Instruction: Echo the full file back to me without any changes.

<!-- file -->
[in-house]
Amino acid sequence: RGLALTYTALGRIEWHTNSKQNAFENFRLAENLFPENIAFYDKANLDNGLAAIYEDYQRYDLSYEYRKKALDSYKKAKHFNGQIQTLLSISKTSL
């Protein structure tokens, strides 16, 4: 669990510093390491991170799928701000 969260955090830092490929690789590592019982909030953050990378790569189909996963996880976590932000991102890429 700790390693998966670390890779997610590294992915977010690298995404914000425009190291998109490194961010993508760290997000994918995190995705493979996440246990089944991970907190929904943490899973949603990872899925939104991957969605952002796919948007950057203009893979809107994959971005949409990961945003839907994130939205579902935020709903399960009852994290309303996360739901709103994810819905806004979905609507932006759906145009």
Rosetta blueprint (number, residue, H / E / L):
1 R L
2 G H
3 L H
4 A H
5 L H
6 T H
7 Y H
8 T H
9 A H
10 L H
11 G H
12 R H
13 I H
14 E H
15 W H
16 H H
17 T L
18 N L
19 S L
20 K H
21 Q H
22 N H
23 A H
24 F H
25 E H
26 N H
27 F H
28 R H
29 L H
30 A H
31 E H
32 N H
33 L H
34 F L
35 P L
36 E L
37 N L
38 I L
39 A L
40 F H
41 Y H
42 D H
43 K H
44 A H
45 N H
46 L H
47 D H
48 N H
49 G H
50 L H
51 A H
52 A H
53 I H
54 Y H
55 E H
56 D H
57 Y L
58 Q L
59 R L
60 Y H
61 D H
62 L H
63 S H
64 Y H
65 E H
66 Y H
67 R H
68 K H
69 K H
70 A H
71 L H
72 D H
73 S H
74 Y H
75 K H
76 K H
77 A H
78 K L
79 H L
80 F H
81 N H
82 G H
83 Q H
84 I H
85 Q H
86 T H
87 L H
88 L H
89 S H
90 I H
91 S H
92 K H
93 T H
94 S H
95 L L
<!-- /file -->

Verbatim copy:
[in-house]
Amino acid sequence: RGLALTYTALGRIEWHTNSKQNAFENFRLAENLFPENIAFYDKANLDNGLAAIYEDYQRYDLSYEYRKKALDSYKKAKHFNGQIQTLLSISKTSL
């Protein structure tokens, strides 16, 4: 669990510093390491991170799928701000 969260955090830092490929690789590592019982909030953050990378790569189909996963996880976590932000991102890429 700790390693998966670390890779997610590294992915977010690298995404914000425009190291998109490194961010993508760290997000994918995190995705493979996440246990089944991970907190929904943490899973949603990872899925939104991957969605952002796919948007950057203009893979809107994959971005949409990961945003839907994130939205579902935020709903399960009852994290309303996360739901709103994810819905806004979905609507932006759906145009």
Rosetta blueprint (number, residue, H / E / L):
1 R L
2 G H
3 L H
4 A H
5 L H
6 T H
7 Y H
8 T H
9 A H
10 L H
11 G H
12 R H
13 I H
14 E H
15 W H
16 H H
17 T L
18 N L
19 S L
20 K H
21 Q H
22 N H
23 A H
24 F H
25 E H
26 N H
27 F H
28 R H
29 L H
30 A H
31 E H
32 N H
33 L H
34 F L
35 P L
36 E L
37 N L
38 I L
39 A L
40 F H
41 Y H
42 D H
43 K H
44 A H
45 N H
46 L H
47 D H
48 N H
49 G H
50 L H
51 A H
52 A H
53 I H
54 Y H
55 E H
56 D H
57 Y L
58 Q L
59 R L
60 Y H
61 D H
62 L H
63 S H
64 Y H
65 E H
66 Y H
67 R H
68 K H
69 K H
70 A H
71 L H
72 D H
73 S H
74 Y H
75 K H
76 K H
77 A H
78 K L
79 H L
80 F H
81 N H
82 G H
83 Q H
84 I H
85 Q H
86 T H
87 L H
88 L H
89 S H
90 I H
91 S H
92 K H
93 T H
94 S H
95 L L